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Title: Landscape-level patterns of avian diversity in the Oregon Coast Range
Author: Cushman, Samuel A.; McGarigal, Kevin
Source: Ecological Monographs. 73(2): 259-281.
Description: We used a comparative mensurative landscape-level experiment to quantify the relative importance of mature forest area and fragmentation and differences among watersheds in influencing avian community diversity in the Oregon Coast Range, USA. Our study design included three large hydrological basins, two levels of fragmentation, and six levels of mature forest area. We recorded 82 species of birds in a total of 1046 plots in 30 landscapes. Our four response variables were species richness, species density, species evenness, and total bird density. We used a combination of factorial ANOVA and partial canonical variates analysis to quantify the relative importance of differences in mature forest area, fragmentation, and basin in influencing each response variable and community diversity overall.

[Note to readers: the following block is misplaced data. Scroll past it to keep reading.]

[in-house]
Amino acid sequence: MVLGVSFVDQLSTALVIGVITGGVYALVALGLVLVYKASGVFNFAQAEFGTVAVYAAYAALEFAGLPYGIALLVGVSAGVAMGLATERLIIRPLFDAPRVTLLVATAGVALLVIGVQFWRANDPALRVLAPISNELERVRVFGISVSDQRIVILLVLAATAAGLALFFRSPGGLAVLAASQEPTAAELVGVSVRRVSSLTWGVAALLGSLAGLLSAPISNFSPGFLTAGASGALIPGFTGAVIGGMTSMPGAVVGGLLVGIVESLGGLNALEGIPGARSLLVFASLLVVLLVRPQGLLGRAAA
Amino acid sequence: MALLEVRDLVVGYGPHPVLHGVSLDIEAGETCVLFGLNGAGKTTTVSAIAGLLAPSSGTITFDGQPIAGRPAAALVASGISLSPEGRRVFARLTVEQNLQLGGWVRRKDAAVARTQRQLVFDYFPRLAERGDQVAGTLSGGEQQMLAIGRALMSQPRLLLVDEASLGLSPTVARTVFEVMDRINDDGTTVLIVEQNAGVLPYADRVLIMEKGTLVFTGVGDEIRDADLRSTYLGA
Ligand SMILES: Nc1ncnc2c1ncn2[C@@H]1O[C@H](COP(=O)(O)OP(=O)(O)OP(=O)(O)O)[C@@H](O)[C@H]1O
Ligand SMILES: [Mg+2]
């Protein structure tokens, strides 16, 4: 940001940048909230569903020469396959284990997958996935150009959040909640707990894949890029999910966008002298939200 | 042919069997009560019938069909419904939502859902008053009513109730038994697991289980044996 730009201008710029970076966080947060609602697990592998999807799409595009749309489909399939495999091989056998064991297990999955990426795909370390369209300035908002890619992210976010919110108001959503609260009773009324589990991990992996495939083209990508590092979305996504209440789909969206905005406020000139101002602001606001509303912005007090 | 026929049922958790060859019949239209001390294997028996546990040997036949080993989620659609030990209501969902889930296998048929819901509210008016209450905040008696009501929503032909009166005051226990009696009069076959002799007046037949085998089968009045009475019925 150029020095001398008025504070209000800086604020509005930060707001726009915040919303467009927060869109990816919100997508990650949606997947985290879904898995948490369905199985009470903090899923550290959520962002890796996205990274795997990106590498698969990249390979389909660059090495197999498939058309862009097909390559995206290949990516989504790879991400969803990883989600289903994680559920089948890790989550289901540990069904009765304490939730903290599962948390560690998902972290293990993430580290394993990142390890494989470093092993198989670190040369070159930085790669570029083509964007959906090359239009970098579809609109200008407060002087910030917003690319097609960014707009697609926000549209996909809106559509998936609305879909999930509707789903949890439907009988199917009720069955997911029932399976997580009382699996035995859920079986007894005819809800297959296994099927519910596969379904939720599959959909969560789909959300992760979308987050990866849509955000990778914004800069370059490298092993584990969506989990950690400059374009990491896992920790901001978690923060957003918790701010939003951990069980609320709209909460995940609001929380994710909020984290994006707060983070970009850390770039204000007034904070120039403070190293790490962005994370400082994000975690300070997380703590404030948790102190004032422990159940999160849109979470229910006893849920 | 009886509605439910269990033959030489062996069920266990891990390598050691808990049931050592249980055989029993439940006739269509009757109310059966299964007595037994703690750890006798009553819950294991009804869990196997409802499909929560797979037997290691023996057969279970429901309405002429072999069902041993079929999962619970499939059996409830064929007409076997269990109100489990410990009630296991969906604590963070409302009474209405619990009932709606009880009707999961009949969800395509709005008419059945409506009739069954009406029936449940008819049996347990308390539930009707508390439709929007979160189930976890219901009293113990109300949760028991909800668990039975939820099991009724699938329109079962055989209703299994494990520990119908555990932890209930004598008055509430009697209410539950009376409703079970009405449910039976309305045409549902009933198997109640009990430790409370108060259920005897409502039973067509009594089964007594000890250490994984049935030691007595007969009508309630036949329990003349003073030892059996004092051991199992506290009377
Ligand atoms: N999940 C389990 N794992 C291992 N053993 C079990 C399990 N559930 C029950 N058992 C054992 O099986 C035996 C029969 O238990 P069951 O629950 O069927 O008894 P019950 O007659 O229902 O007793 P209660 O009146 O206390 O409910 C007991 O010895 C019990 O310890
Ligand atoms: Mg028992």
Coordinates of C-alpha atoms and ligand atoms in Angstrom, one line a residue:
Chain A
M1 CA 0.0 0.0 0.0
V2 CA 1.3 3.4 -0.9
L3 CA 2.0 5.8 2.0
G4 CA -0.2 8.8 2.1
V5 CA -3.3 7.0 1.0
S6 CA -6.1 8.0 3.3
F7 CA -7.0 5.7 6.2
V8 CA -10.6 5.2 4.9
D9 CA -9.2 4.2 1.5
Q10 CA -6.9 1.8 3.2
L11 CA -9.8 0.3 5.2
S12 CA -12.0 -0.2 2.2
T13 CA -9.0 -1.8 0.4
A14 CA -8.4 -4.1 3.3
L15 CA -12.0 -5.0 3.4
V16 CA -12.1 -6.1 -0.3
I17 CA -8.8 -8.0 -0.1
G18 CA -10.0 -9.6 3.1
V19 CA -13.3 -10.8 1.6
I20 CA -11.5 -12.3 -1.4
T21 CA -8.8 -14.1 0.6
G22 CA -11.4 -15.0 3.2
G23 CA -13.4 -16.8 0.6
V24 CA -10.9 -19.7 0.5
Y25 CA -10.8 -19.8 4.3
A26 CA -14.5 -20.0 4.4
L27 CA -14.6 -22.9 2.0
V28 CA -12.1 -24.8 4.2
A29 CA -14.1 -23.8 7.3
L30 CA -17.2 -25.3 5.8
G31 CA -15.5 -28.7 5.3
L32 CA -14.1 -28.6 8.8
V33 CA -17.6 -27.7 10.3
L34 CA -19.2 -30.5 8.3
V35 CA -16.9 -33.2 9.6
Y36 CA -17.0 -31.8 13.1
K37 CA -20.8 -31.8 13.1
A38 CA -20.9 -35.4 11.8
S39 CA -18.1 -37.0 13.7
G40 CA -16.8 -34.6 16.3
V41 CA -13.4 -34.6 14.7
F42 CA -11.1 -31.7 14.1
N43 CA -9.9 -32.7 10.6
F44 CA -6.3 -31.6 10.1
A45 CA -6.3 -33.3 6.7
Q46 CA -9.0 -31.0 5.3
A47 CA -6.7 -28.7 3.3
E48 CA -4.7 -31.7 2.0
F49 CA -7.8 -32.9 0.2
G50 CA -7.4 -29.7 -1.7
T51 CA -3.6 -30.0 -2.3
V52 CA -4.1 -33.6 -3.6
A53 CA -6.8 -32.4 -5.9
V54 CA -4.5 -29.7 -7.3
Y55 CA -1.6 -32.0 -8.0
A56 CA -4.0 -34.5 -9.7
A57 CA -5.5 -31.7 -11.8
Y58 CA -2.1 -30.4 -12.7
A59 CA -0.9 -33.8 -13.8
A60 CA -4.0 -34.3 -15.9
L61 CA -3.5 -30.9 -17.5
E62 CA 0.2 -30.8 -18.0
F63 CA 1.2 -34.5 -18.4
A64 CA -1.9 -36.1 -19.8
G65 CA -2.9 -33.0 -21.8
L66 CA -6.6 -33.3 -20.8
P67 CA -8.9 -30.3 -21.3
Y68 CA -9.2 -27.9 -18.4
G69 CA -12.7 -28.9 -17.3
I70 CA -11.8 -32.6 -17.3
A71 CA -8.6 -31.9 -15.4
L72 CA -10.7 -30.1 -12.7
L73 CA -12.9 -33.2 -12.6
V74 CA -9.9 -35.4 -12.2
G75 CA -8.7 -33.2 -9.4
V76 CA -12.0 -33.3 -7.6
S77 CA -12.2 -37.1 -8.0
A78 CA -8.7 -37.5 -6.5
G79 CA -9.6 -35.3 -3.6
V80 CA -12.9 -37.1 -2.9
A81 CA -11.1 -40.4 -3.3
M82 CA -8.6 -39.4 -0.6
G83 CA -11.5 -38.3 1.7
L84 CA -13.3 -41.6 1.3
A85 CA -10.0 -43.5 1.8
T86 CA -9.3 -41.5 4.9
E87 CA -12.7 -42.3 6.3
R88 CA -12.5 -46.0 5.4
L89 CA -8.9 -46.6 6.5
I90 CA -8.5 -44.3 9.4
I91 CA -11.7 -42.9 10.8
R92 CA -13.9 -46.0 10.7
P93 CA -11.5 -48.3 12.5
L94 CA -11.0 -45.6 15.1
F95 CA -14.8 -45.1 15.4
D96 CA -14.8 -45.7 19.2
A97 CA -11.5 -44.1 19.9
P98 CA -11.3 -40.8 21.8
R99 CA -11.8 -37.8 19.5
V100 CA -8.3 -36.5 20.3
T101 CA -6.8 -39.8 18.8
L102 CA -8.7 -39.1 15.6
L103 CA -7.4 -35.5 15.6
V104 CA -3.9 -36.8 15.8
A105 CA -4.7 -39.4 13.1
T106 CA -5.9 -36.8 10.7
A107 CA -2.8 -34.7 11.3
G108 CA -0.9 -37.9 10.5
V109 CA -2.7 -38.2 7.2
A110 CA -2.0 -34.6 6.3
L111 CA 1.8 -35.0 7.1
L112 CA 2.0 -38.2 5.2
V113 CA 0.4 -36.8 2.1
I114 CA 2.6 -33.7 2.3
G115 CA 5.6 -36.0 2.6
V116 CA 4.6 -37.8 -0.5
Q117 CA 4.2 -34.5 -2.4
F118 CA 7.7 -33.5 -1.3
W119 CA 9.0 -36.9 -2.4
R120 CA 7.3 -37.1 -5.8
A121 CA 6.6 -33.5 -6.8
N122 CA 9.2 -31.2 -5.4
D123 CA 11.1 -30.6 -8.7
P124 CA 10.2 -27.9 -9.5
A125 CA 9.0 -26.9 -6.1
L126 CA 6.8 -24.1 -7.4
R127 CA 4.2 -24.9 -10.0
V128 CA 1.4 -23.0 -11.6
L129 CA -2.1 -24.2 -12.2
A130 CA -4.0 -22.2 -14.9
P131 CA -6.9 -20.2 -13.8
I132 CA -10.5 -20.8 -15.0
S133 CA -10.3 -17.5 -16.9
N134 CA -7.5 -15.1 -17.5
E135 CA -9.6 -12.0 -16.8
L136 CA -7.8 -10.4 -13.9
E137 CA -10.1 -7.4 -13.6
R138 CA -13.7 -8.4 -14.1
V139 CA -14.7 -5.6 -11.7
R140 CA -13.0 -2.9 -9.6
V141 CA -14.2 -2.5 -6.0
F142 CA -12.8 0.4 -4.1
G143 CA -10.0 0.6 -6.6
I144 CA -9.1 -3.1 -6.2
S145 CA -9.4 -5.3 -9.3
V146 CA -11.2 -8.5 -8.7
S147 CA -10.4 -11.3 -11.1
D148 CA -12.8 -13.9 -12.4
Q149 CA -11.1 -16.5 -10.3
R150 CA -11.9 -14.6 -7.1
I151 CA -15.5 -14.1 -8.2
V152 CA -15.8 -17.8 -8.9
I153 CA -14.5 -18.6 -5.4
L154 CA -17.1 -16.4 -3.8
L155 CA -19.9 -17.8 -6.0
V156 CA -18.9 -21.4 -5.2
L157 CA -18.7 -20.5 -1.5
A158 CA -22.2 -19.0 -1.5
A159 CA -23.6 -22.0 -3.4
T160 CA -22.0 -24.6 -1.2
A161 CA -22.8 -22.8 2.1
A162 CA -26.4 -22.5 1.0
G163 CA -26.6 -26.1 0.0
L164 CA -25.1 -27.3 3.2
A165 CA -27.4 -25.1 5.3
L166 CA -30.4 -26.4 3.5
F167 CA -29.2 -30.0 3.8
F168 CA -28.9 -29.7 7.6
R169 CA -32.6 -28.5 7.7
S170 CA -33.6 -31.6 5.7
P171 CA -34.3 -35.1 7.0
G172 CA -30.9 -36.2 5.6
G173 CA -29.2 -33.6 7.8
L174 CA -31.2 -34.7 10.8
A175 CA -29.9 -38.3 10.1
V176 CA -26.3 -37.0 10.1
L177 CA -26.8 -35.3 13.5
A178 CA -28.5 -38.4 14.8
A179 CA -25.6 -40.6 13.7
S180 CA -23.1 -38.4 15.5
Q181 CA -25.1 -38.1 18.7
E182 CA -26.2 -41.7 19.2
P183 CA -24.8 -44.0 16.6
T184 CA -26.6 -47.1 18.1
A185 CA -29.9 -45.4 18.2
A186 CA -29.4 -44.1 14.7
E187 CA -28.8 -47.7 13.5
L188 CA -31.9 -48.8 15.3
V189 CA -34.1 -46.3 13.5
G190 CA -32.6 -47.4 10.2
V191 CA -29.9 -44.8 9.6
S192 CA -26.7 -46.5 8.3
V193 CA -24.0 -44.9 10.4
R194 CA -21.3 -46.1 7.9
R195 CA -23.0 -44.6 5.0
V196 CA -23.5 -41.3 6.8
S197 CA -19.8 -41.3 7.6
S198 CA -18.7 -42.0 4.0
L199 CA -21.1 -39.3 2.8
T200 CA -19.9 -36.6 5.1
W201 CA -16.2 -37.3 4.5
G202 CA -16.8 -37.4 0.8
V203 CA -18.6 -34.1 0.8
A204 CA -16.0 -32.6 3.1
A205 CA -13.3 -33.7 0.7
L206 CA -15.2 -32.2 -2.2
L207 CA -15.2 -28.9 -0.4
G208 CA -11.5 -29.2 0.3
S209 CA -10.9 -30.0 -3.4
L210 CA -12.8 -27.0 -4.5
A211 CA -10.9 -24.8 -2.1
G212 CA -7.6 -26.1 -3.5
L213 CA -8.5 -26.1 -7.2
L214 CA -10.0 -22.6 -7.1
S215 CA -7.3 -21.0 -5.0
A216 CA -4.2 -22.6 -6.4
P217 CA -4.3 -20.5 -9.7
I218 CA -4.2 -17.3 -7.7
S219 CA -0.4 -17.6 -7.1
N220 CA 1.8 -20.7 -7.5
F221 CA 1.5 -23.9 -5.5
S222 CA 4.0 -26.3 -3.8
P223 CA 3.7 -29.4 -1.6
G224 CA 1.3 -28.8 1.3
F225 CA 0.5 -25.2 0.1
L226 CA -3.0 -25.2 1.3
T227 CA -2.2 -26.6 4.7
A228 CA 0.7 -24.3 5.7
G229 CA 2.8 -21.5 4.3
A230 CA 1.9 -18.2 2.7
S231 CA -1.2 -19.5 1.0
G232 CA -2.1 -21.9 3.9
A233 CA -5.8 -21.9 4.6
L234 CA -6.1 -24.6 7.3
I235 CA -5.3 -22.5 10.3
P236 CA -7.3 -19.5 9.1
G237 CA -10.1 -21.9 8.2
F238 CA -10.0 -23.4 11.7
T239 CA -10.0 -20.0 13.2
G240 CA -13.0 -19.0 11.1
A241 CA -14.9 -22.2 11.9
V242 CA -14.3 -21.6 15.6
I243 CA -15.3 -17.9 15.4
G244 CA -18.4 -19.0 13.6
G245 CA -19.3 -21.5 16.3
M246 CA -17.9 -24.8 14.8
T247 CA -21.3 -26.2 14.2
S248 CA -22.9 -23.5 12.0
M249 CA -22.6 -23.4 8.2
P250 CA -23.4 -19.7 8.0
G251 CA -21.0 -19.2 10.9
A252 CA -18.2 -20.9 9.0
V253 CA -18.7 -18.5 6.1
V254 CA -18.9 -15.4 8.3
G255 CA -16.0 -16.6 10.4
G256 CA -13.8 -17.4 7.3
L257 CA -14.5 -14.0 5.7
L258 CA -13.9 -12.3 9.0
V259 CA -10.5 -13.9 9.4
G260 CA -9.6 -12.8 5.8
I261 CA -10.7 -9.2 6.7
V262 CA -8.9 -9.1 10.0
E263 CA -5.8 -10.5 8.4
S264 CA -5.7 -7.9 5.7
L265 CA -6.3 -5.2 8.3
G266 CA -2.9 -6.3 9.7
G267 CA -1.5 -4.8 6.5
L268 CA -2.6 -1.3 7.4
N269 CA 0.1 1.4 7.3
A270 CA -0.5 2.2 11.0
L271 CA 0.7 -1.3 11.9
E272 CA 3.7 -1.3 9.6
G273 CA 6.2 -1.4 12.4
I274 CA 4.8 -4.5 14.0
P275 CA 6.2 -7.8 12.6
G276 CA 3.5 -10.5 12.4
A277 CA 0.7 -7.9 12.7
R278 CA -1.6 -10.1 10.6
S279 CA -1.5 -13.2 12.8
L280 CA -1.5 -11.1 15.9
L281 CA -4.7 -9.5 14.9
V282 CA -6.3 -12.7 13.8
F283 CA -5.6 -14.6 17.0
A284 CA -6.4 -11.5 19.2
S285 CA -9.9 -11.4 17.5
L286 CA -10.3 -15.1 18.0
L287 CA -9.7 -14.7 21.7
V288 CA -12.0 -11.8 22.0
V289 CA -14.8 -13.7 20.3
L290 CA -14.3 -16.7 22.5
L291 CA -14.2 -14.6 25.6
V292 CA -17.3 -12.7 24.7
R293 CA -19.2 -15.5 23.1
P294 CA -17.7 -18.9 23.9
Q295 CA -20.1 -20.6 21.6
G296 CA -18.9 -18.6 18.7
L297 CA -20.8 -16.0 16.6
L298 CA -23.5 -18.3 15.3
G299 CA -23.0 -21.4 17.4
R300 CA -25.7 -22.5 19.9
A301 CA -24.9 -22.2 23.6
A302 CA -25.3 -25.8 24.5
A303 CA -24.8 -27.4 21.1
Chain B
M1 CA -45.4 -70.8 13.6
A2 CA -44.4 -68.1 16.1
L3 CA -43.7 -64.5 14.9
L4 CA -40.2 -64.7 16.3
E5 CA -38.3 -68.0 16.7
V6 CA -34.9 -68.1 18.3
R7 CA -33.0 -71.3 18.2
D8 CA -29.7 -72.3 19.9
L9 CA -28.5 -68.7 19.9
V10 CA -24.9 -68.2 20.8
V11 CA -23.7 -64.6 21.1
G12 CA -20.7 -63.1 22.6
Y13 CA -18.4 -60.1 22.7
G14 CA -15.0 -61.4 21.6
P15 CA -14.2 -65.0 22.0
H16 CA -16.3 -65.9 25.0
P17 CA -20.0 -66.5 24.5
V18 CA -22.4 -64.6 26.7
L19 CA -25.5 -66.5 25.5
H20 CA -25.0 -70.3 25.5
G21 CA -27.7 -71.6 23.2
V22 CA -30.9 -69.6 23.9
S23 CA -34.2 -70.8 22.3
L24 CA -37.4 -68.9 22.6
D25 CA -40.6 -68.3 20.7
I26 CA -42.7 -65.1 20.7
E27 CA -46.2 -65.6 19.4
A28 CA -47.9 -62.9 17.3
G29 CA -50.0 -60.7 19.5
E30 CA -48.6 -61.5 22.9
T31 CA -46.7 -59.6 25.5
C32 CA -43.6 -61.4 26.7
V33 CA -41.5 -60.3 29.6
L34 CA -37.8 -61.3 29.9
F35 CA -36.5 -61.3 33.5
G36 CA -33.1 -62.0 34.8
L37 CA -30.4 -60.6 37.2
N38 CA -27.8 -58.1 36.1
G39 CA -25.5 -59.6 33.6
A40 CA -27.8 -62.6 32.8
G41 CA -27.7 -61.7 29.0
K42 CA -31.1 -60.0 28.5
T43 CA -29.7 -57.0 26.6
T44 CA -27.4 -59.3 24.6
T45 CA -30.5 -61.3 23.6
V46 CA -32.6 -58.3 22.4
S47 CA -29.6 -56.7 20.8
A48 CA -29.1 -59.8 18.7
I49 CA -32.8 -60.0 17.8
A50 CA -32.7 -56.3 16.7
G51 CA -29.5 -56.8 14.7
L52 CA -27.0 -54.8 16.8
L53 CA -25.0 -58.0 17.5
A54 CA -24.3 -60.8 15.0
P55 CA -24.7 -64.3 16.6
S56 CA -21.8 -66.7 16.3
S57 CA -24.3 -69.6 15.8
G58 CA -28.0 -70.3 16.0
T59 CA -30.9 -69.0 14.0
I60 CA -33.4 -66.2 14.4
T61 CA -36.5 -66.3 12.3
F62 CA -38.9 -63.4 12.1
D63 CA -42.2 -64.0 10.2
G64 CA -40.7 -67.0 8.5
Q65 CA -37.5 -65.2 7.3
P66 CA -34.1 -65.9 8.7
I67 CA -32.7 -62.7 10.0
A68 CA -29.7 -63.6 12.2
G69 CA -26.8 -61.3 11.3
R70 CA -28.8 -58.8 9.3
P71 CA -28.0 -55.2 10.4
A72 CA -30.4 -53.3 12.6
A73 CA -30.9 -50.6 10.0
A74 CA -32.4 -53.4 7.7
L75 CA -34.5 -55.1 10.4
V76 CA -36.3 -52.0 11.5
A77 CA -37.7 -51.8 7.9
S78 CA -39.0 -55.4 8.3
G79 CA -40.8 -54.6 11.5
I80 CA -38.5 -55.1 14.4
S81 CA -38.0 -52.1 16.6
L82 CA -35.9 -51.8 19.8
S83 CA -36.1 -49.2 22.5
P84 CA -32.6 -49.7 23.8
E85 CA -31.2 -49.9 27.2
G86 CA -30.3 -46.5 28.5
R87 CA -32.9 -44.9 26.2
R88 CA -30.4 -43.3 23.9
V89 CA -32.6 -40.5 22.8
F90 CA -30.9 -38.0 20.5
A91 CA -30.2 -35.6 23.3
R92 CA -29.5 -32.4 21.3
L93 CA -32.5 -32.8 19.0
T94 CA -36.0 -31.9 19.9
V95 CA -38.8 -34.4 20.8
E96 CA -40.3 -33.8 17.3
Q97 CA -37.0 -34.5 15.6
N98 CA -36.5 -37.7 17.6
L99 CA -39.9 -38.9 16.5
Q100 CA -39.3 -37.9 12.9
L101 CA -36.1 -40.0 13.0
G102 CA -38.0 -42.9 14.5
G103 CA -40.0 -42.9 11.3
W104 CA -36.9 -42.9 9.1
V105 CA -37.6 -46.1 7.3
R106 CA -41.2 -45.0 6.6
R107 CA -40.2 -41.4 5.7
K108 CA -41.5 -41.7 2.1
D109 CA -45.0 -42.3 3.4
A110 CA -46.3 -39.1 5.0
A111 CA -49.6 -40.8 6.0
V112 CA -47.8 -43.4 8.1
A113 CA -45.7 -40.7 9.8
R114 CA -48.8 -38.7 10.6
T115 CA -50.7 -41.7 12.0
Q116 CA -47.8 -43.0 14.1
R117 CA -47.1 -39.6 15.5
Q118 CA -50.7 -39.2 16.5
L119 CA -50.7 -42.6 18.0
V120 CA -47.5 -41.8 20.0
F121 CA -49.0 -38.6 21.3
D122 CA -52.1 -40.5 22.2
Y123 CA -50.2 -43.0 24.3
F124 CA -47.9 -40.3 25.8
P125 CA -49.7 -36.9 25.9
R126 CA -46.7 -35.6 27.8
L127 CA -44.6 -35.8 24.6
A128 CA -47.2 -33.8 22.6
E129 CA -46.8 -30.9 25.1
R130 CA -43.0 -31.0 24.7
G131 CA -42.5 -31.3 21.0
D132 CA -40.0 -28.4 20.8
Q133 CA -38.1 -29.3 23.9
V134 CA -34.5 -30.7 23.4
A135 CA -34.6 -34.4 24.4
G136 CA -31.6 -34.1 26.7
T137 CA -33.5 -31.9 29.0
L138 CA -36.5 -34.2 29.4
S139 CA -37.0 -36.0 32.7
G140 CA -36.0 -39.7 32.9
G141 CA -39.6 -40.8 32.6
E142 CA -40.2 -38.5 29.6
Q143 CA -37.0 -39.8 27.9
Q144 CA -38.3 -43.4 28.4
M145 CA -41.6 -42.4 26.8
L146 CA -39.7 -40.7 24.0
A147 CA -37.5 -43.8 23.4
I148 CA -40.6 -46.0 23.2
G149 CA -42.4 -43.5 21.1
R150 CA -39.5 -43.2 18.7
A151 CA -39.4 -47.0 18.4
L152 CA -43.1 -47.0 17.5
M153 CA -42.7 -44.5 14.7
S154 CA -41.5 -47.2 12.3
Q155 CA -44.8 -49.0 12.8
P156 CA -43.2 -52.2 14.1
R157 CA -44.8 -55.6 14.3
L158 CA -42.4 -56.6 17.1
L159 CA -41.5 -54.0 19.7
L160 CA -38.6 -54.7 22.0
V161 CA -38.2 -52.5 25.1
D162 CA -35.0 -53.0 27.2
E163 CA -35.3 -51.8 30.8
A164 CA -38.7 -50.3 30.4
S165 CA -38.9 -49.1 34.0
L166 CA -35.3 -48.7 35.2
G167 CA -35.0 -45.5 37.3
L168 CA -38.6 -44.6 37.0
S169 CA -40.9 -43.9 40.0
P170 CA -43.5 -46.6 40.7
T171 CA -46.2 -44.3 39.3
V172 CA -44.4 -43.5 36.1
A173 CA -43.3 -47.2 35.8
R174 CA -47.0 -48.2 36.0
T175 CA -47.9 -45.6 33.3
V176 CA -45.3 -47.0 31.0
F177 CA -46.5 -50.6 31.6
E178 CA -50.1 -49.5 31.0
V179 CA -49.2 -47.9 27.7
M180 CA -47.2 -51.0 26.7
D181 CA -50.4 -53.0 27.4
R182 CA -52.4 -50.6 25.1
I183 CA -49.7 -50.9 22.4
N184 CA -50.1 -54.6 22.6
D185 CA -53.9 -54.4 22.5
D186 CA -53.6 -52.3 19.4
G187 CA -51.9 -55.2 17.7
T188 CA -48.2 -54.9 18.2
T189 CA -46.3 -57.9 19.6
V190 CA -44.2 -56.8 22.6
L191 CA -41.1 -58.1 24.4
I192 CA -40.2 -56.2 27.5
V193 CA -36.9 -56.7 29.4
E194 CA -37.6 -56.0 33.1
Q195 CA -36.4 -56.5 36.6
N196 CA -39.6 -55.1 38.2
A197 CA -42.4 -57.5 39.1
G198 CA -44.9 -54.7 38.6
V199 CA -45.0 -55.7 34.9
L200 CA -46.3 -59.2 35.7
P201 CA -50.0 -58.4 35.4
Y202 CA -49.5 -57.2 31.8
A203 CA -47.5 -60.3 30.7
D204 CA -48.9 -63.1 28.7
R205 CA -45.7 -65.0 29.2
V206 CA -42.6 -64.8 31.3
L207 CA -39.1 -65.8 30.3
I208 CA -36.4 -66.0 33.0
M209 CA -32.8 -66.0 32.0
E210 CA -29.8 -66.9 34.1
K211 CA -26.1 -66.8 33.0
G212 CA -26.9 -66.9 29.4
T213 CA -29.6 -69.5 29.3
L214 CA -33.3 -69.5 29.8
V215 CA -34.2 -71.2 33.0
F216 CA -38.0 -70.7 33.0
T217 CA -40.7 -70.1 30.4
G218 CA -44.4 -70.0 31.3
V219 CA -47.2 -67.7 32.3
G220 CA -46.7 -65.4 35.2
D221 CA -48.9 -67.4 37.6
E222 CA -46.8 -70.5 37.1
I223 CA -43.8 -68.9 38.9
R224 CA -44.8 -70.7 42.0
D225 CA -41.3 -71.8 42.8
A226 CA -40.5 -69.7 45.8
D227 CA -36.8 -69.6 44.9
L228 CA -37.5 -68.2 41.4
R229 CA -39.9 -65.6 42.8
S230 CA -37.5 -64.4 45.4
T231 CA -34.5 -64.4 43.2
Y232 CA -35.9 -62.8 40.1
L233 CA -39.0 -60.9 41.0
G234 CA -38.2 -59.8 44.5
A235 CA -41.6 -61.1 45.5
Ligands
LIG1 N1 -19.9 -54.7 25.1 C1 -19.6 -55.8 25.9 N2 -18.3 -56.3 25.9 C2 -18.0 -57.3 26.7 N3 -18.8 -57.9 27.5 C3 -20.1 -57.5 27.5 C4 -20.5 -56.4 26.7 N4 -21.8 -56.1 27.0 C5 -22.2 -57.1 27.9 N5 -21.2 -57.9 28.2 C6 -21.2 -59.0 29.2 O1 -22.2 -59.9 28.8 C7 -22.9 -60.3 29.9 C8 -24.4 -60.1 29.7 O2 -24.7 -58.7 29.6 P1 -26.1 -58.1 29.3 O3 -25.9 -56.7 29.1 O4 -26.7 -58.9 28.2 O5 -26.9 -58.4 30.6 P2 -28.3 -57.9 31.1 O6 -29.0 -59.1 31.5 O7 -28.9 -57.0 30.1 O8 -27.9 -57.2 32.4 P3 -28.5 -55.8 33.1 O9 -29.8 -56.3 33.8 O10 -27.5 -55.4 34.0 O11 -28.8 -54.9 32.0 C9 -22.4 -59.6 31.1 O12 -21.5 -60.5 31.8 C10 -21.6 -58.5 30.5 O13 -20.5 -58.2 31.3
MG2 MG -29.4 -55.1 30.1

Keywords: bird communities, habitat diversity, intermediate disturbance hypothesis, landscape pattern, mature forest area, mature forest fragmentation, Oregon Coast Range, species diversity, species evenness, watershed
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Cushman, Samuel A.; McGarigal, Kevin. 2003. Landscape-level patterns of avian diversity in the Oregon Coast Range. Ecological Monographs. 73(2): 259-281.
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